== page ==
Upon taking multiple breathers after reading this article, I am now prepared to share my personal reaction to this circulating news story from New Jersey.
This article mentions specific numbers related to weight which may be triggering.
I am a Catholic, a social worker and a woman who is in recovery from anorexia. I mention these three things because I can use these facets of my life to gain differing perspectives. I have fought the battle with anorexia since I was 13, and through my relapses and hospitalizations on many occasions I was deemed medically sick enough an NG feeding tube was needed. Looking back, I am thankful for those doctors and family members who stepped in and did not allow me to willingly starve myself, because even at my lowest weight I thought I was fat and did not want to eat or begin the refeeding process. Eating disorders are complex biological, psychological, emotional and social illnesses which do not discriminated against age, race, gender or socioeconomic status. In my experience, I have learned before recovery can begin, medical stability must be achieved which involves the uncomfortable slow process of refeeding, confronting the misconceptions of food and its role in our lives along with doing the difficult work of grappling with the underlying emotional issues which are masked by fixating on food rituals. It has been said eating disorders are 10% about food/eating and 90% about other issues.
Countless grass route efforts with the help of eating disorder advocacy groups have tirelessly championed stronger mental health parity laws to protect those who are seeking eating disorder treatment. Sadly, many Mothers have lost daughter’s and loved one’s to an eating disorder which spurred on their effort to do what they can to save someone else’s family from having to go through the heartache of having to prematurely bury their loved one due to an untreated mental health diagnosis.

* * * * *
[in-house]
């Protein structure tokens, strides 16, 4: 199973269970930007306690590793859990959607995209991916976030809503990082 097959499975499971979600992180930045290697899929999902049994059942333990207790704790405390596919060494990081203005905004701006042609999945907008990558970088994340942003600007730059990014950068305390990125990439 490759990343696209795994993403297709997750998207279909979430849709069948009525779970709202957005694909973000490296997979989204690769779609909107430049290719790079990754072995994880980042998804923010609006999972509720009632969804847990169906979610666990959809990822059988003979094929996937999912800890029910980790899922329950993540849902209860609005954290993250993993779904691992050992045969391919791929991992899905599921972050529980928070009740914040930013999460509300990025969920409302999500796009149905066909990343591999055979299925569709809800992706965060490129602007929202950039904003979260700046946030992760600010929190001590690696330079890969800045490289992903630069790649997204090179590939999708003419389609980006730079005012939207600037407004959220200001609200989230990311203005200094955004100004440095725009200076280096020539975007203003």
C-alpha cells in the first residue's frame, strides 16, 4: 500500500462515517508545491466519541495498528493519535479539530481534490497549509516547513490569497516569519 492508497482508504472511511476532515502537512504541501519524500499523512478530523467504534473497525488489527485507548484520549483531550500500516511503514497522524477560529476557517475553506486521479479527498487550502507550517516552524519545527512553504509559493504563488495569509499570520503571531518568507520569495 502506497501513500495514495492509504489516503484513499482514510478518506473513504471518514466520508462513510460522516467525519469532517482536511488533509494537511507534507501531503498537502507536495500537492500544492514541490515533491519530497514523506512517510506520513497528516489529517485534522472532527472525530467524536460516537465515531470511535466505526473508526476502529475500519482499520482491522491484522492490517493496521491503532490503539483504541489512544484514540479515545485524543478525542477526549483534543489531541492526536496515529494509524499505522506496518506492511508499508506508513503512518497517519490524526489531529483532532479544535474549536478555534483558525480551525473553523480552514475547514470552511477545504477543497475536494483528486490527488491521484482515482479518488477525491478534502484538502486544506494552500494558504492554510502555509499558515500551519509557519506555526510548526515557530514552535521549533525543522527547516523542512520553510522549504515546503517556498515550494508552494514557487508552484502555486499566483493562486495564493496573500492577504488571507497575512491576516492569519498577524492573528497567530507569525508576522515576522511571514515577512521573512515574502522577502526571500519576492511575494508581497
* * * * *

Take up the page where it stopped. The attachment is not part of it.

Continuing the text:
As a Catholic, I wholeheartedly believe every life from conception to natural death is precious, so in my eyes assisted suicide, death with dignity or whatever the politically correct term of the day may be, does not promote the respect of life and human dignity. However, on the other hand as a social worker, I understand and respect client’s right to self-determination.
I realize this court’s ruling is not a black-and-white decision, and it’s probably more complex than the short news article portrays, but what concerns me is the precedence such a decision has for those who are either wanting to seek treatment and are refused by their insurance company, or for those who are so sick in the disorder with its illogical warped twisted lies, are permitted to die from self-imposed starvation even before their brains or bodies are given a chance to receive proper nutrition under the guise of self-determination. A few years ago, I lost a dear friend to anorexia. She was in recovery and working to get her life back on track, but after years of this hellish cycle the medical complications snuffed out her life.
Here are some questions I am pondering which do not have easy answers. Please feel free to share your feelings, thoughts and perspectives.
Would you sit back and willingly watch a friend, family member or stranger starve themselves without intervening even if their actions are harmful to themselves?
When in our society do we draw a line to show through our actions and laws life is valued and respected? Is there even room for this needed discussion with the backward trends our courts have recently made?
As human beings who are on this earth for a short time, how can we leave the world a better place than it was when we arrived if we do not enforce the importance of loving boundaries for the simple fact of doing what is difficult even when it’s not popular?
“Between 10 and 20 percent of people with anorexia die from heart attacks, other complications and suicide; the disease has the highest mortality rate of any mental illness. Or Kitty could have lost her life in a different way, lost it to the roller coaster of relapse and recovery, inpatient and outpatient, that eats up, on average, five to seven years. Or a lifetime: only half of all anorexics recovery in the end. The other half endure lives of dysfunction and despair. Friends and families give up on them. Doctors dread treating them. They’re left to stand in the bakery with the voice ringing in their ears, alone in every way that matters.” Harriet Brown, Brave Girl Eating
Thank you to all who have believed in me through my starts and stops toward full recovery.
Until next time,